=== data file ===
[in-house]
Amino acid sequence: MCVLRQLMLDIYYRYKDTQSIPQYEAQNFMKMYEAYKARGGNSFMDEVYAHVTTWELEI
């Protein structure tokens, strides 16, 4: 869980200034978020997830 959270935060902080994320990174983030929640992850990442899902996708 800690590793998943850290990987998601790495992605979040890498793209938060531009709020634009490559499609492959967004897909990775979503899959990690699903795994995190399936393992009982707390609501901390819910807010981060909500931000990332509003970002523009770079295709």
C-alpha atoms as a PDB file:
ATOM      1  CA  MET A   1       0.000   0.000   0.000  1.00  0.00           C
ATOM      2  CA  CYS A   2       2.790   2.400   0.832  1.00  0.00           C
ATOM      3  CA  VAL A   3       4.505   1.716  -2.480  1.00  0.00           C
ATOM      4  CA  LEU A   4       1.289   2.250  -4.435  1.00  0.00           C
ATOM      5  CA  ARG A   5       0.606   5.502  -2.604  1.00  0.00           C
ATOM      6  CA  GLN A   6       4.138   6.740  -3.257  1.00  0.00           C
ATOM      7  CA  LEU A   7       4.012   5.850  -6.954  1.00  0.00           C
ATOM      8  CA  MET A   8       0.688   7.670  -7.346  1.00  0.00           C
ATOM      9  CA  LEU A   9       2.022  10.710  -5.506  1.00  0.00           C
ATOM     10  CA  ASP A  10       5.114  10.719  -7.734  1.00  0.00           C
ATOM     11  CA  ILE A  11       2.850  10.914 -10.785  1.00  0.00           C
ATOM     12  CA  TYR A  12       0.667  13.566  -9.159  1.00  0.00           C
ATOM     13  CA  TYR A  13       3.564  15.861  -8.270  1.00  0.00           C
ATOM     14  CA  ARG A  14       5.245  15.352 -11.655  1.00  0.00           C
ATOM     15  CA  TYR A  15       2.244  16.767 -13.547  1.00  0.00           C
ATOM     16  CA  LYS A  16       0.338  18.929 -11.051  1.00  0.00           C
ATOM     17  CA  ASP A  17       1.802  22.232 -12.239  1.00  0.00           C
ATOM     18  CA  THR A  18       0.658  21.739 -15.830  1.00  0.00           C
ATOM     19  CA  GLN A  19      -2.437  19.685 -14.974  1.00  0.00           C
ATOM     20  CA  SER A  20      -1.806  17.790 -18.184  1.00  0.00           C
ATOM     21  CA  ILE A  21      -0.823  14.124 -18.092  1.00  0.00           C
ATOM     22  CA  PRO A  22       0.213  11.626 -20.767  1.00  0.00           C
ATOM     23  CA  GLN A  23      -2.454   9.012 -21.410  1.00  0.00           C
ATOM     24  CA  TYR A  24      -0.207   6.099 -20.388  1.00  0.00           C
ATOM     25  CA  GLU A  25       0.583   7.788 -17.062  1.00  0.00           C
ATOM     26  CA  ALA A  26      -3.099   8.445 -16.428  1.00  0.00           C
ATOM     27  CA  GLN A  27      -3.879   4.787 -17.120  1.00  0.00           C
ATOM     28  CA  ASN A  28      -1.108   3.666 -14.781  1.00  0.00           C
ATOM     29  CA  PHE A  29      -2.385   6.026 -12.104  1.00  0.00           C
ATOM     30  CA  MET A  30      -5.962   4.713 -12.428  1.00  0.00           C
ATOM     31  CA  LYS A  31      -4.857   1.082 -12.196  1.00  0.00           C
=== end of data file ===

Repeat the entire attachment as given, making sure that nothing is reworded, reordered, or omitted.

[in-house]
Amino acid sequence: MCVLRQLMLDIYYRYKDTQSIPQYEAQNFMKMYEAYKARGGNSFMDEVYAHVTTWELEI
């Protein structure tokens, strides 16, 4: 869980200034978020997830 959270935060902080994320990174983030929640992850990442899902996708 800690590793998943850290990987998601790495992605979040890498793209938060531009709020634009490559499609492959967004897909990775979503899959990690699903795994995190399936393992009982707390609501901390819910807010981060909500931000990332509003970002523009770079295709």
C-alpha atoms as a PDB file:
ATOM      1  CA  MET A   1       0.000   0.000   0.000  1.00  0.00           C
ATOM      2  CA  CYS A   2       2.790   2.400   0.832  1.00  0.00           C
ATOM      3  CA  VAL A   3       4.505   1.716  -2.480  1.00  0.00           C
ATOM      4  CA  LEU A   4       1.289   2.250  -4.435  1.00  0.00           C
ATOM      5  CA  ARG A   5       0.606   5.502  -2.604  1.00  0.00           C
ATOM      6  CA  GLN A   6       4.138   6.740  -3.257  1.00  0.00           C
ATOM      7  CA  LEU A   7       4.012   5.850  -6.954  1.00  0.00           C
ATOM      8  CA  MET A   8       0.688   7.670  -7.346  1.00  0.00           C
ATOM      9  CA  LEU A   9       2.022  10.710  -5.506  1.00  0.00           C
ATOM     10  CA  ASP A  10       5.114  10.719  -7.734  1.00  0.00           C
ATOM     11  CA  ILE A  11       2.850  10.914 -10.785  1.00  0.00           C
ATOM     12  CA  TYR A  12       0.667  13.566  -9.159  1.00  0.00           C
ATOM     13  CA  TYR A  13       3.564  15.861  -8.270  1.00  0.00           C
ATOM     14  CA  ARG A  14       5.245  15.352 -11.655  1.00  0.00           C
ATOM     15  CA  TYR A  15       2.244  16.767 -13.547  1.00  0.00           C
ATOM     16  CA  LYS A  16       0.338  18.929 -11.051  1.00  0.00           C
ATOM     17  CA  ASP A  17       1.802  22.232 -12.239  1.00  0.00           C
ATOM     18  CA  THR A  18       0.658  21.739 -15.830  1.00  0.00           C
ATOM     19  CA  GLN A  19      -2.437  19.685 -14.974  1.00  0.00           C
ATOM     20  CA  SER A  20      -1.806  17.790 -18.184  1.00  0.00           C
ATOM     21  CA  ILE A  21      -0.823  14.124 -18.092  1.00  0.00           C
ATOM     22  CA  PRO A  22       0.213  11.626 -20.767  1.00  0.00           C
ATOM     23  CA  GLN A  23      -2.454   9.012 -21.410  1.00  0.00           C
ATOM     24  CA  TYR A  24      -0.207   6.099 -20.388  1.00  0.00           C
ATOM     25  CA  GLU A  25       0.583   7.788 -17.062  1.00  0.00           C
ATOM     26  CA  ALA A  26      -3.099   8.445 -16.428  1.00  0.00           C
ATOM     27  CA  GLN A  27      -3.879   4.787 -17.120  1.00  0.00           C
ATOM     28  CA  ASN A  28      -1.108   3.666 -14.781  1.00  0.00           C
ATOM     29  CA  PHE A  29      -2.385   6.026 -12.104  1.00  0.00           C
ATOM     30  CA  MET A  30      -5.962   4.713 -12.428  1.00  0.00           C
ATOM     31  CA  LYS A  31      -4.857   1.082 -12.196  1.00  0.00           C